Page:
Disclaimer: Staying home saves lives. Do what you need to do to get through this: for some people that will mean cleaning, for some that will mean creating, and for some that will mean sleeping, eating, or gaming. There’s no right way to do this, except to get it done the best way for you and the people around you. No judgement, no shame. Some people will come out of this speaking a new language and some divorced. There’s no ‘best way’ to do this. For now, if you’re home? You’re kicking ass!
For the last year or so, I’ve been giving presentations on what life will be like when autistics are in charge (Autistic World Domination in Singapore and When Autistics Rule the World in Budapest). I speak about the advantages of autism and the ways that our world will benefit.
Many of these benefits centre around changes that have suddenly become compulsory:
Daily life has slowed down. Less rush, chaos, and noise.
Routine is becoming more important. Not the clock-watching scheduled kind, the different rhythms of the day – energy, weather, and mealtimes.
Connecting in more conscious and meaningful ways (less physical, less automated: e.g. How are you fine thanks how are you I’m good.)
Purposeful and efficient outings. (We didn’t need to panic-buy at my place: I eat pretty selectively (*chocolate* *wedges* ahem) so I always have lots of the things I like in case the brand changes :))
Written communication. No instant, emotion-reading response necessary. You can answer emails in your own time, respond to social media if/when you want to. And guess what? You have unlimited hearts and Likes to give away!
The world is smaller, we care for strangers because there are no strangers really. This is a calmer, quieter, more conscious world. With a greater focus on what’s important, greater productivity, increased (non-physical) connection, and greater appreciation and empathy without judgment.
Definition of Autism:
“Autism is a developmental disorder characterized by difficulties with social interaction and communication, and by restricted and repetitive behavior.”
Or, how about the still accurate but less-pathological, more empowering:
“Autistic individuals enjoy a selective social circle, intentional communication, strong routine and their favourite things (music, food, movies, textures, etc.)”
Autism is defined, diagnosed, and evaluated against neurotypical standards. We take for granted what “normal” is. If “normal” becomes social isolation, increased routine, and non-physical communication – who is now disabled?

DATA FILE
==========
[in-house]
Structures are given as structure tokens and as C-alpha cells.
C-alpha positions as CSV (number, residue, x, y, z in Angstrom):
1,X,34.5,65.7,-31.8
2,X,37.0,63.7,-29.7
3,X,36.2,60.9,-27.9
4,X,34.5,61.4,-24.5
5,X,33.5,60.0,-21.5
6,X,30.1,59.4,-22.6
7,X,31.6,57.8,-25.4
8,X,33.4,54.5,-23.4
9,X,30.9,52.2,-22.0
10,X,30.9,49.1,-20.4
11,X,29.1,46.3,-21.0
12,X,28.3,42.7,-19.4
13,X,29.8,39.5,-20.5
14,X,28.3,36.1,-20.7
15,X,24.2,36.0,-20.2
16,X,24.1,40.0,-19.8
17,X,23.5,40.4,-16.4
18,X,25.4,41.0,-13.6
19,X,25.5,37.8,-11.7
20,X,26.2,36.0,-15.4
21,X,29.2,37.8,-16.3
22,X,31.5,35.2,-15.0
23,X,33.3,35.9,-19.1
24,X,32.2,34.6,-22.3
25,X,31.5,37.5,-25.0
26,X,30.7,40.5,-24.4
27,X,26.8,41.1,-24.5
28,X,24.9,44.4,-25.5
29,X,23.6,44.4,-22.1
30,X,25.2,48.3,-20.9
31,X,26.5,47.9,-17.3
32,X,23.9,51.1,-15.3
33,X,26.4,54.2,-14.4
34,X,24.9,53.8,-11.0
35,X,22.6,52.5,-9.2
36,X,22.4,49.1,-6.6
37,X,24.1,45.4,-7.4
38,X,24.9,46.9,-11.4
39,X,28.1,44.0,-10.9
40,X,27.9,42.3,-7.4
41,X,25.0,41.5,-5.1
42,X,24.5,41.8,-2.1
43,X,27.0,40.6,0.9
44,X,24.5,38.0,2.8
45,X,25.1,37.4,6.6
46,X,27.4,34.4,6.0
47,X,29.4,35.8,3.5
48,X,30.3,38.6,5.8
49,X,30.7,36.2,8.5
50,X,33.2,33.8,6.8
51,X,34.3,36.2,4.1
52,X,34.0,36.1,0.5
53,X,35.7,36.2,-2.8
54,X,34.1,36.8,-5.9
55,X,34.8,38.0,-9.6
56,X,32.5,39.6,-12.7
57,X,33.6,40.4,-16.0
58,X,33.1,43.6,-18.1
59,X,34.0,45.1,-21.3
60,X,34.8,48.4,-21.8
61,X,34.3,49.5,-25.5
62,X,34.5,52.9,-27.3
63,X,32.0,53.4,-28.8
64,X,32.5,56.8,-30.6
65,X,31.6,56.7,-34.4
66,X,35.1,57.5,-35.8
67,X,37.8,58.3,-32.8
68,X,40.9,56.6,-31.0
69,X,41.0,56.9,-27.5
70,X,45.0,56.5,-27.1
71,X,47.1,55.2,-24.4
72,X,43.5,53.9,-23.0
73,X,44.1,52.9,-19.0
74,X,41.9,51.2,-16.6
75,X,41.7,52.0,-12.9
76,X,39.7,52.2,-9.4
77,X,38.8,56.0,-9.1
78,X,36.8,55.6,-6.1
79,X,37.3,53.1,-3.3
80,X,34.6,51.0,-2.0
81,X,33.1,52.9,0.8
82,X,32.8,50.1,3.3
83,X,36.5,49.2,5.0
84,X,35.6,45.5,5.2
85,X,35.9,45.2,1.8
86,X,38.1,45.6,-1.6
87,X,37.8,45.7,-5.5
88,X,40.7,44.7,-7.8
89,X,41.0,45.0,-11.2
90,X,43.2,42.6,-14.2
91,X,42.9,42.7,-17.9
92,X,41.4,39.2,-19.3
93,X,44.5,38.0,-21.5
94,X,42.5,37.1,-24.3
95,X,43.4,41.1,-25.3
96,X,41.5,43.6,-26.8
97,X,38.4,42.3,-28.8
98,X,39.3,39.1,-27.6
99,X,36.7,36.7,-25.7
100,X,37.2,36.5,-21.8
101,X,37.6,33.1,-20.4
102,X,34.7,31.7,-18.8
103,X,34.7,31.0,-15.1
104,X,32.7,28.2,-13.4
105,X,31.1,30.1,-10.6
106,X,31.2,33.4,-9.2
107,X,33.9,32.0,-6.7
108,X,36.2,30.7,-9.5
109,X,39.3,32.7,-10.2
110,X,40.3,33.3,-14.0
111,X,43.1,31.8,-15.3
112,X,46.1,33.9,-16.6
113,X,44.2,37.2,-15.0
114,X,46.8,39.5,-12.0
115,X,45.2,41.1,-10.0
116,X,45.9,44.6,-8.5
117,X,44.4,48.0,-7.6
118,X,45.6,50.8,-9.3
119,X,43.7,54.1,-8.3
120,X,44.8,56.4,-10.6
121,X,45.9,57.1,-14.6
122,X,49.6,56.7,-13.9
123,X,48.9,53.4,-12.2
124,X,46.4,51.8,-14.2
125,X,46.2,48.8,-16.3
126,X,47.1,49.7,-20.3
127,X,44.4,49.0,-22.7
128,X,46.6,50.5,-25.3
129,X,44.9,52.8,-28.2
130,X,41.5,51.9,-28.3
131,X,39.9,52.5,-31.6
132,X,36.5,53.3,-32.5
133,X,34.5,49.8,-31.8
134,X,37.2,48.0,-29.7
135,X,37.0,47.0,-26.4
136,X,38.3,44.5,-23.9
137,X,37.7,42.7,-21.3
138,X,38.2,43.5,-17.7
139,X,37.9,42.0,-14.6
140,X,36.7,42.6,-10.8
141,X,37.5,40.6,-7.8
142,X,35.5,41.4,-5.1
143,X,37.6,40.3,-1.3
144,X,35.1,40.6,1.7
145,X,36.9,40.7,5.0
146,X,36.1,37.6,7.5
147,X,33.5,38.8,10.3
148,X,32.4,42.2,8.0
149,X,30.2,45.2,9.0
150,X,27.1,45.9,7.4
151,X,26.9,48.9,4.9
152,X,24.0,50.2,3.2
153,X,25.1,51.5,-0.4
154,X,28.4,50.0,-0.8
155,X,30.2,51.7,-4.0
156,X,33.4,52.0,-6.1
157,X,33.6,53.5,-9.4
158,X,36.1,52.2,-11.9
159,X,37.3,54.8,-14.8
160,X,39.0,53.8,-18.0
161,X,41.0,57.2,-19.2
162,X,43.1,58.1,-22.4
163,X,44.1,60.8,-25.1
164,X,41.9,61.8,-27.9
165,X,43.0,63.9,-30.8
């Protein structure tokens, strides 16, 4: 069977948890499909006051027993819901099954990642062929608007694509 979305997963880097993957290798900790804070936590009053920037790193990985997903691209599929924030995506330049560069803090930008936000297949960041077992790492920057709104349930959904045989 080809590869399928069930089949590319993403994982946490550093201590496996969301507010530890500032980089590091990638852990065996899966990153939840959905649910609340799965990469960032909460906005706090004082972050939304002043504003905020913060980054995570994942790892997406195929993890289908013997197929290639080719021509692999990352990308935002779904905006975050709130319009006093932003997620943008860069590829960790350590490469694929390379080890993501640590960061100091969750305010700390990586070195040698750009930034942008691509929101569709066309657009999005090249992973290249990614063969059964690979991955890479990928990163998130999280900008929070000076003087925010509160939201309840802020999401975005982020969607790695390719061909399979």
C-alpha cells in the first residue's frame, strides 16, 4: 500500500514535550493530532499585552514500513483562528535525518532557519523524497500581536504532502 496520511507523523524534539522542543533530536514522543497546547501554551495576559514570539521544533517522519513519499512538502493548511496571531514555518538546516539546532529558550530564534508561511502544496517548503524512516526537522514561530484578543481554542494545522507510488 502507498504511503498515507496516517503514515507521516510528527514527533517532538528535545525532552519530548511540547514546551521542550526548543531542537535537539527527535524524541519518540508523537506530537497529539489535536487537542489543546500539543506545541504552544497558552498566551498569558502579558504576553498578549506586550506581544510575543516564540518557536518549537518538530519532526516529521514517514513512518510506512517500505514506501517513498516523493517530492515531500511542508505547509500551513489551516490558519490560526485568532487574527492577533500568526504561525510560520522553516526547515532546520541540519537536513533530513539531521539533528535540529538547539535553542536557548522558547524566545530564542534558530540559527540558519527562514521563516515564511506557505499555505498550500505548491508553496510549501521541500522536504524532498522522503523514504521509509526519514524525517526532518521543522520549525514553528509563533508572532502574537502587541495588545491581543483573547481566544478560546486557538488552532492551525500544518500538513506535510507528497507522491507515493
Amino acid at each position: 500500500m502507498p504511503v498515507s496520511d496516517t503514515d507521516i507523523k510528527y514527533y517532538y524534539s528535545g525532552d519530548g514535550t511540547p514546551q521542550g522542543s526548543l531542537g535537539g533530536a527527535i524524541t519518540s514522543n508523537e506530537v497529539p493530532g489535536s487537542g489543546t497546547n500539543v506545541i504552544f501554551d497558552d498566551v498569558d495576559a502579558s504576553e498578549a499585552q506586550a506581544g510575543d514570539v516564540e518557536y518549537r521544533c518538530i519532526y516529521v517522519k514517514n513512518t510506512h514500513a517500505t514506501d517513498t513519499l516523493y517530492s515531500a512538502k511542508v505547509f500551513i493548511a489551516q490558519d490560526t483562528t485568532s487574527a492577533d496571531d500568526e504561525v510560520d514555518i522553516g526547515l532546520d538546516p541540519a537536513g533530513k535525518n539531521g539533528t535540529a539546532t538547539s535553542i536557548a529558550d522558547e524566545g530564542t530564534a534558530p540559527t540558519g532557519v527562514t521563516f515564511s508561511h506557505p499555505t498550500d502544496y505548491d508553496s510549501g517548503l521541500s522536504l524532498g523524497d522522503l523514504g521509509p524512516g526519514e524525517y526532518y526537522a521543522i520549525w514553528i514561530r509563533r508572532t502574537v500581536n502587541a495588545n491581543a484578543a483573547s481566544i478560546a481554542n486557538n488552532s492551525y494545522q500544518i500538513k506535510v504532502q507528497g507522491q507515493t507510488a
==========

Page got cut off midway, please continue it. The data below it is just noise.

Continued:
For the first time, lots of people are being thrust into their non-preferred lifestyle. Think of it as epic opportunity:
– To evaluate what our world considers normal.
– To evaluate what makes you happy.
– To recreate your routine and your world. Keep what makes you happy, leave the rest back in ancient pre-Covid19 days.
– To reassess your priorities. Your work, your home, your relationships: what needs to change?
Try to enjoy the peace (or at least, try not to fight it). For many of us, being in our own bubble, our own time and space is a luxury, a way of life. We leave our comfort zones to socialise, to work, to access things that Normals control, because that’s where the world is. But who decides where the world is? History? The economy? The majority? Lots of autistics already work from home, don’t drive, have a (super) tight social circle, and enjoy the same things over (and over!) For us, lockdown is life and it’s beautiful.
You’ll never feel trapped if you remember that this is your choice. You are choosing to stay home and save lives. You could choose to go out, but you’re far too smart for that 🙂
Jolene is an autistic writer, speaker, and parent.
Since her 2018 TEDx Talk going public with her diagnosis, Jolene has been inspiring corporates, communities, and global giant IBM with her fresh and exciting perspective on autism.
Ultra-enthusiastic author and TEDx speaker Jolene Stockman is tangata whaitakiwatanga (autistic). This fast-talking, big thinking Kiwi is excited to empower autistics – and the neurotypicals who love them – with her vision of the world. Jolene lives in Aotearoa, New Zealand.